ExxonMobil Sea Lion Deterrence System

Smith-Root Staff's avatar
Smith-Root Staff
Friday, April 03, 2015

In January 2014, ExxonMobil, a large, global oil company, contacted Smith-Root with a problem that required a quick solution. Construction was to commence fall 2014 on an existing oil production platform in the Santa Barbara Channel in southern California. An analysis determined that the construction noise could potentially damage the hearing of California sea lions (Zalophus californianus) near the platform. California sea lions are a protected species under the Marine Mammal Protection Act of 1972, and 100 or more individuals regularly haul out onto the platform’s support structure. Smith-Root was asked to help prevent sea lion injury by using electrical deterrence technology to deter the sea lions from hauling out onto the platform.

Relying on our previous research on sea lion deterrence, Smith-Root engineers designed a Pinniped Deterrence System that meets strict safety parameters. The system applies a very low voltage direct current (DC) pulse to a temporary, removable array with electrodes spaced about 4 inches apart. Two different types of base mats were developed: a stiff polyethylene (PE) base to be secured to flat surfaces; and a flexible polyvinyl chloride (PVC) mat able to be secured to curved surfaces. Both bases separate the electrodes from the steel platform structure to keep the DC pulse from being transmitted to the structure. Both types of bases allow free drainage of seawater and rainwater. The system is entirely self-contained; the mats are connected to pulse-generating control boxes that draw power from a deep-cell battery that is charged by solar panels. Therefore, the system is completely independent and doesn’t need to be “plugged in” to an electrical power source.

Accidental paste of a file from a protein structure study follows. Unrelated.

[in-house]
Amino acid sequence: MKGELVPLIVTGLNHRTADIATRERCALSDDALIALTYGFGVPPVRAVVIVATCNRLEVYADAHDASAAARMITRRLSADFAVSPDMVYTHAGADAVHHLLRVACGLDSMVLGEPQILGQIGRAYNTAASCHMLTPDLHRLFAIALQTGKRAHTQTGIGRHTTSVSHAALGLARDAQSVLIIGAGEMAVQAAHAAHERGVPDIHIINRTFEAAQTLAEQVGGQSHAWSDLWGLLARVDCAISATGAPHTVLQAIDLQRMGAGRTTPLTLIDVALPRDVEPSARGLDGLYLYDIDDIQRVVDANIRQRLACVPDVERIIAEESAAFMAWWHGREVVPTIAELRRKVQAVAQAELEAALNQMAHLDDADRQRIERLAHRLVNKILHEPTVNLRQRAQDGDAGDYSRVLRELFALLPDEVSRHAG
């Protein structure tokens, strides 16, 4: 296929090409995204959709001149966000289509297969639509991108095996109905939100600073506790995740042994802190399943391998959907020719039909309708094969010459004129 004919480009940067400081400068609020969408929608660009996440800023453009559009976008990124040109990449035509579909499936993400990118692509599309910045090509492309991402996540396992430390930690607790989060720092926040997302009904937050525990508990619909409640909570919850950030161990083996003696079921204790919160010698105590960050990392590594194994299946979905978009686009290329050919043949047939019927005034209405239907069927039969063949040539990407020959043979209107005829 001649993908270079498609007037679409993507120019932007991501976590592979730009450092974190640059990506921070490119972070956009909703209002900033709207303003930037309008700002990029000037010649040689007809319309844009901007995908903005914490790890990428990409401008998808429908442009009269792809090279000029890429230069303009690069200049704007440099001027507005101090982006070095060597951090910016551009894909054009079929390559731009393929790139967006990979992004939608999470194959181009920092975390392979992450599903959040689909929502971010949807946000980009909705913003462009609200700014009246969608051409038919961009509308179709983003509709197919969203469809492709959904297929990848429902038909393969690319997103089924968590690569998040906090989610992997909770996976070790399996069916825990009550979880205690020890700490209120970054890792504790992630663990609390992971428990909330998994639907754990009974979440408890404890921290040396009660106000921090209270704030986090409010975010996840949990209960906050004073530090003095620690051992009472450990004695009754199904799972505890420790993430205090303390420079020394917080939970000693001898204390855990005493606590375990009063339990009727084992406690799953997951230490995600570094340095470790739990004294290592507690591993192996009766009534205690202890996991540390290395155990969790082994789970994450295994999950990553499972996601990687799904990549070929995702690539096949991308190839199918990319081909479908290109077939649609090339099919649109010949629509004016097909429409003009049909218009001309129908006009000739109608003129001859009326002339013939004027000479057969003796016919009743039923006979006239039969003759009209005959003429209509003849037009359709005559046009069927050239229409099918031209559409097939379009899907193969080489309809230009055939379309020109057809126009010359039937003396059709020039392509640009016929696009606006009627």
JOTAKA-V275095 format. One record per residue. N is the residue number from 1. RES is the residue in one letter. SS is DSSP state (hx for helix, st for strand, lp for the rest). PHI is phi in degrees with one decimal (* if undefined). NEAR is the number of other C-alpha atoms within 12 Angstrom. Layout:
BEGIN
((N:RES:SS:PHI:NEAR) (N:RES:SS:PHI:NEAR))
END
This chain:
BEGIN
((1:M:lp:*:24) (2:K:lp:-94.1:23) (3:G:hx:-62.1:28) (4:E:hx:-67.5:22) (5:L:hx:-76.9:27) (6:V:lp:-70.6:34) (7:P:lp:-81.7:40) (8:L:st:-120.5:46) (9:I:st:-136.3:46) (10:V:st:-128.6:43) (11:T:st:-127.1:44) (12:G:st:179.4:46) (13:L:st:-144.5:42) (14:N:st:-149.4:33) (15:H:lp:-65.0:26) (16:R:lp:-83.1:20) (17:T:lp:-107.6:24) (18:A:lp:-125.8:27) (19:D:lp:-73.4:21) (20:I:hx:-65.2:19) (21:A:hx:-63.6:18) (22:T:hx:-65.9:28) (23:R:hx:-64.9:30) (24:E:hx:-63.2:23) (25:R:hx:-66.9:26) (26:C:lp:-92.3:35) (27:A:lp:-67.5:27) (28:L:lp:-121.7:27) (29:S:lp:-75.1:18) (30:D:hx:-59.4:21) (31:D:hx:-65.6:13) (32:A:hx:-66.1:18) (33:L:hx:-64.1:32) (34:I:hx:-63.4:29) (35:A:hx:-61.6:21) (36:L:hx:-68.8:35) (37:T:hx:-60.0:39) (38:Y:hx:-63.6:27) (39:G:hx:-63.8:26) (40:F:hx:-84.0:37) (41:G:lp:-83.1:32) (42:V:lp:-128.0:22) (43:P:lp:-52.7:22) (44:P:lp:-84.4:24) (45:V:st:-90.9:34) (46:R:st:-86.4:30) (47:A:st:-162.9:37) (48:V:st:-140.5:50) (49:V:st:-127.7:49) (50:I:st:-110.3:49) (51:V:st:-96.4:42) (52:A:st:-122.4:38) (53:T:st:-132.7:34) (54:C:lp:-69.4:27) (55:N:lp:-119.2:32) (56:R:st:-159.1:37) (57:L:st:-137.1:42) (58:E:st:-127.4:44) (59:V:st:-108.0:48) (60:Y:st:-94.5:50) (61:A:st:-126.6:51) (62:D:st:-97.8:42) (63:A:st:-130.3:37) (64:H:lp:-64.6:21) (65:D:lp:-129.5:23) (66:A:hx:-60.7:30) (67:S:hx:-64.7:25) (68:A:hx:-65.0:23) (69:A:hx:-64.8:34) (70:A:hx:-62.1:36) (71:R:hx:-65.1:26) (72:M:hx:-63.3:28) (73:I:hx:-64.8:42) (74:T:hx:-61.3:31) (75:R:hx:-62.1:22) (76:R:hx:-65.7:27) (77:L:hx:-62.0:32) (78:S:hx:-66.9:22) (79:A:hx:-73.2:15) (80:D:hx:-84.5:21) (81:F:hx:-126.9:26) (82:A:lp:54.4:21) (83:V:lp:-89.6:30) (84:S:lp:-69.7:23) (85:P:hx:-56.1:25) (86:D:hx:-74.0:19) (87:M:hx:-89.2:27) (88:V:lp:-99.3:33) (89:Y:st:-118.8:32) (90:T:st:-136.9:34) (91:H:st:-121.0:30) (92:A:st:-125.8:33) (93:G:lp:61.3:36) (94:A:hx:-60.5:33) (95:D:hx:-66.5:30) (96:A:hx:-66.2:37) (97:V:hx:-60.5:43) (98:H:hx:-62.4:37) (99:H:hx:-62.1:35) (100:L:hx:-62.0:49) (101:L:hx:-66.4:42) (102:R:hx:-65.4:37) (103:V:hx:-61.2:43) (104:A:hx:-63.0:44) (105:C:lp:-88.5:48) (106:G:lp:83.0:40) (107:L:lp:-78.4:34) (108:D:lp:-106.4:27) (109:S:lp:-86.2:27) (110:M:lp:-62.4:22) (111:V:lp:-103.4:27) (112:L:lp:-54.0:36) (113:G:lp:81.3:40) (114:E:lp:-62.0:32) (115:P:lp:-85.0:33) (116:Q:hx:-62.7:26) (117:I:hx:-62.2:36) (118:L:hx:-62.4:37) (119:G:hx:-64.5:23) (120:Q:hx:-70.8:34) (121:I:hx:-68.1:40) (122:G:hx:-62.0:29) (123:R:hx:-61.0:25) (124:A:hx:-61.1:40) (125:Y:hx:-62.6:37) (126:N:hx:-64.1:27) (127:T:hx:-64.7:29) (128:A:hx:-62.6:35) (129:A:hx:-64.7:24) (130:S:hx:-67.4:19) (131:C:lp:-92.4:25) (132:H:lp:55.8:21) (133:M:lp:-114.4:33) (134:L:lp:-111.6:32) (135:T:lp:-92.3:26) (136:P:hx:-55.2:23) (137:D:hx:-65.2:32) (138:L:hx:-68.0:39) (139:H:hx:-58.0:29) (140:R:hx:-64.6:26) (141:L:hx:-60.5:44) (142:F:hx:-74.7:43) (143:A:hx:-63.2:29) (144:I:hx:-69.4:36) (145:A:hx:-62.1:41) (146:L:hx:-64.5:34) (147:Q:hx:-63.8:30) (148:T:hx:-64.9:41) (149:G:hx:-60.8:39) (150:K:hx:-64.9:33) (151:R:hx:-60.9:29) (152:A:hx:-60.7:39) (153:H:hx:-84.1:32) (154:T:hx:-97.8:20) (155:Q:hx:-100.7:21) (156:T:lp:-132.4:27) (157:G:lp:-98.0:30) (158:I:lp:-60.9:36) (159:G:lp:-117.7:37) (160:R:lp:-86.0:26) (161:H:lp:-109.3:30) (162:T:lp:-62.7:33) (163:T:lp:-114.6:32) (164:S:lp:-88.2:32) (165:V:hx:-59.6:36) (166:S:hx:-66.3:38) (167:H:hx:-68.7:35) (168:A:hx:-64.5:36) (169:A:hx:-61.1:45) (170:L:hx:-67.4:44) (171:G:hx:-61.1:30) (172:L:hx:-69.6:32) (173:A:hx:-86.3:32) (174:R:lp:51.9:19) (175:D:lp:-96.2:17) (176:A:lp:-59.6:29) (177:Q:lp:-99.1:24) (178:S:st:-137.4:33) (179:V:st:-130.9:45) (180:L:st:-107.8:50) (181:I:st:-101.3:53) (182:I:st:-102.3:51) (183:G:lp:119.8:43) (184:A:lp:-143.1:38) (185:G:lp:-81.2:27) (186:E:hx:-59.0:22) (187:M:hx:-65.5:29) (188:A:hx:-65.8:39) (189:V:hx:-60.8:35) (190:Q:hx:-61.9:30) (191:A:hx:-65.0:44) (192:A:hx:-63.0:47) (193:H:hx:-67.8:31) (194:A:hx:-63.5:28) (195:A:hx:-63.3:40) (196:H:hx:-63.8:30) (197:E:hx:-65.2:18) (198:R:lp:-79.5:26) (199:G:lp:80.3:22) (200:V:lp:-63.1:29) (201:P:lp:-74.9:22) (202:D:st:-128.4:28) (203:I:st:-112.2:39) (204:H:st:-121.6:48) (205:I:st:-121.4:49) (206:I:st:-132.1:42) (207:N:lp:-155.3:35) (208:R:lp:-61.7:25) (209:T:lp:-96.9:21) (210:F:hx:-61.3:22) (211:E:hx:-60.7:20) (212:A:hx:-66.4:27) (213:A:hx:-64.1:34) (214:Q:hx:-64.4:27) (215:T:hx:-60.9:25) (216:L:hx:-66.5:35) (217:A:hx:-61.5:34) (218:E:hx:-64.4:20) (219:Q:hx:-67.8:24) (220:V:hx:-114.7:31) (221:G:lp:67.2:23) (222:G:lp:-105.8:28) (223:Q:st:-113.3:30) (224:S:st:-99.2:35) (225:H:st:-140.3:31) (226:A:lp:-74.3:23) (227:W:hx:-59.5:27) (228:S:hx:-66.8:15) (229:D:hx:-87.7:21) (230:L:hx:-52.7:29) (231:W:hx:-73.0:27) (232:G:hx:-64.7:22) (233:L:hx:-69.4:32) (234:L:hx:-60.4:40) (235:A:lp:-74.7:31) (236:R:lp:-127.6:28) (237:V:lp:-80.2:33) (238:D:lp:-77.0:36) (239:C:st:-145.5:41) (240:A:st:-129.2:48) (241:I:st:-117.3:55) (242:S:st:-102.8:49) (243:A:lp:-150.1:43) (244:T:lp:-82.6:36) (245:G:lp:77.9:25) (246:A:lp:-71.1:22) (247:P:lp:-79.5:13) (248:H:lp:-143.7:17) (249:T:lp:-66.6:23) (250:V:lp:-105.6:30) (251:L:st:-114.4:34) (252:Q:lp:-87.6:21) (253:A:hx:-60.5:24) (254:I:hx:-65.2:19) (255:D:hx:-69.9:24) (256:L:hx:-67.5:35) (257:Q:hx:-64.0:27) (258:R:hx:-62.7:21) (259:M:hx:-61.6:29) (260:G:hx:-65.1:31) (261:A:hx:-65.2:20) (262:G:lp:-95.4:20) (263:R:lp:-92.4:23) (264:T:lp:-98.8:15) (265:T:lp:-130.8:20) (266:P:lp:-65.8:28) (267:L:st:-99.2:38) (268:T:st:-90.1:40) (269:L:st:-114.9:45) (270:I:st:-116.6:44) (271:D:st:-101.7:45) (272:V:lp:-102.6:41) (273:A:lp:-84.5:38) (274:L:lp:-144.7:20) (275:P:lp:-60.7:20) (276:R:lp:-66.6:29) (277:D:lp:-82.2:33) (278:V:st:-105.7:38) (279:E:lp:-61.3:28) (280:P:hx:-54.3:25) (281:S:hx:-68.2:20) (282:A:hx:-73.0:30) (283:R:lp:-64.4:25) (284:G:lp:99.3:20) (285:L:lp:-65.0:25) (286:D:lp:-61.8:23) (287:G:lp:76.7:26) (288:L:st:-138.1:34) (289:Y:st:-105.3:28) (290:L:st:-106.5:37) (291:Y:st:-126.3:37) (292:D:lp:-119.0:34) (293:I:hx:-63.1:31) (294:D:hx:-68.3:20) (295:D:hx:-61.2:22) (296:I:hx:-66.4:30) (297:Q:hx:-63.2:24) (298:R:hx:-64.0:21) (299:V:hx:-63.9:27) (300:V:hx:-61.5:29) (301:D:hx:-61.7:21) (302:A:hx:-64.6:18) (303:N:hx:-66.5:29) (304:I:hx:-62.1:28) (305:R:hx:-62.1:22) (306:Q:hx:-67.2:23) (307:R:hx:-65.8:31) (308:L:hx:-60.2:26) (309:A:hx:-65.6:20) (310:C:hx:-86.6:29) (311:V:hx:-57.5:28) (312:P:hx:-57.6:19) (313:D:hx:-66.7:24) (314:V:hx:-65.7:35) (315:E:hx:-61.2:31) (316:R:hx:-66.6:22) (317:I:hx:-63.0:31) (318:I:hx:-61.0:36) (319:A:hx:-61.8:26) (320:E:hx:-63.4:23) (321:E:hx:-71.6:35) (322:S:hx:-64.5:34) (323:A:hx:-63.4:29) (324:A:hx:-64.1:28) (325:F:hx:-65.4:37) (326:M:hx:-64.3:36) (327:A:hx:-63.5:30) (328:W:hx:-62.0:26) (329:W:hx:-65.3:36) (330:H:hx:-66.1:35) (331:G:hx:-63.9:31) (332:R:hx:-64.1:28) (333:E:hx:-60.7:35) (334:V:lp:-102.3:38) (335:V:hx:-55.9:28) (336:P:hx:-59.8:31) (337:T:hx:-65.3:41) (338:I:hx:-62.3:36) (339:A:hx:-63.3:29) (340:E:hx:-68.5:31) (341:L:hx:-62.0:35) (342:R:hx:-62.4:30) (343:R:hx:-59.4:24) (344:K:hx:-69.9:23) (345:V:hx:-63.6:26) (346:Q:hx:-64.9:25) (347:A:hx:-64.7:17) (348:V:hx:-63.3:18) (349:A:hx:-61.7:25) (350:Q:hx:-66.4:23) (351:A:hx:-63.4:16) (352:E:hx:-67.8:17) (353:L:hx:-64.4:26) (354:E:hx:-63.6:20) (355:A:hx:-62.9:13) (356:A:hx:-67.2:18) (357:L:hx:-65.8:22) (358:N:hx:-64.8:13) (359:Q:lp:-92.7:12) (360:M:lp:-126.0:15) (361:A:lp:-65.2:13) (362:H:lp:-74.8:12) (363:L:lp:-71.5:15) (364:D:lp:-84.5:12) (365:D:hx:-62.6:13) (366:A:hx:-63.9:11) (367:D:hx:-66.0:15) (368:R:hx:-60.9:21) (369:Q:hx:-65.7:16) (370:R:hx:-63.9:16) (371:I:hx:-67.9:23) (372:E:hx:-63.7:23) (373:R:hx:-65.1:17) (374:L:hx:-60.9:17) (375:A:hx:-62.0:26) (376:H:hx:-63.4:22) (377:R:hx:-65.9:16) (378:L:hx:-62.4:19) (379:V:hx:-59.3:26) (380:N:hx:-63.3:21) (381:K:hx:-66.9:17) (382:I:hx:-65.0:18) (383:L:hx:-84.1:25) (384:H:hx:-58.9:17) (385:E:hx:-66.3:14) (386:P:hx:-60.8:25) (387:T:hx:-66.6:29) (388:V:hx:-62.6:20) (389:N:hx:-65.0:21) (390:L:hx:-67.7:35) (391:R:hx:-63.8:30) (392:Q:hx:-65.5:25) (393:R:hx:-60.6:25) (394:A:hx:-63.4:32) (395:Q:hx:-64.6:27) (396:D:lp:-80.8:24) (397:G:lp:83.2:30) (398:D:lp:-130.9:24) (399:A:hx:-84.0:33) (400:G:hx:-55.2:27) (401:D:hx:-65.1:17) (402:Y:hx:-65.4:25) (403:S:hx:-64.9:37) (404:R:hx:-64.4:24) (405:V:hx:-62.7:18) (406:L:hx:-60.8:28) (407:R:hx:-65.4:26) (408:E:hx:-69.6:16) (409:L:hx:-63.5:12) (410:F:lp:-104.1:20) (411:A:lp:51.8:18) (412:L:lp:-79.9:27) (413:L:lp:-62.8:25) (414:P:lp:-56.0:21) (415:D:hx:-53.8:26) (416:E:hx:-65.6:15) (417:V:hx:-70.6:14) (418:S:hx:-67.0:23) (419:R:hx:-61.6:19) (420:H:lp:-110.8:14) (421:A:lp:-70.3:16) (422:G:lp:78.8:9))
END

One major design challenge was the approximately 8.5 foot tidal range at the platform. Smith-Root designed 3-foot long mat sections in the tidal zone that were sequenced to power down when underwater to save battery power. The mats immediately above the tidal zone operated continuously, so if sea lions tried to access the higher mats they were subsequently deterred.

After receiving UL Certification, 147 flexible PVC mats, 8 horizontal PE base mats, and the control units were fabricated at Smith-Root headquarters in Vancouver, Washington. The complete Pinniped Deterrence System was deployed on the platform in July 2014, just 6 months after receiving initial contact about the needed solution.

The system was tested then operated during the construction period, July through October 2014. The system was 100% effective in preventing sea lions from hauling out onto the platform structure. Fewer sea lions were observed in the vicinity of the platform during this period; it is surmised that many individuals opted to go elsewhere because of the lack of opportunity to haul out of the water. ExxonMobil completed construction at the platform in October 2014 with no injuries to California sea lions.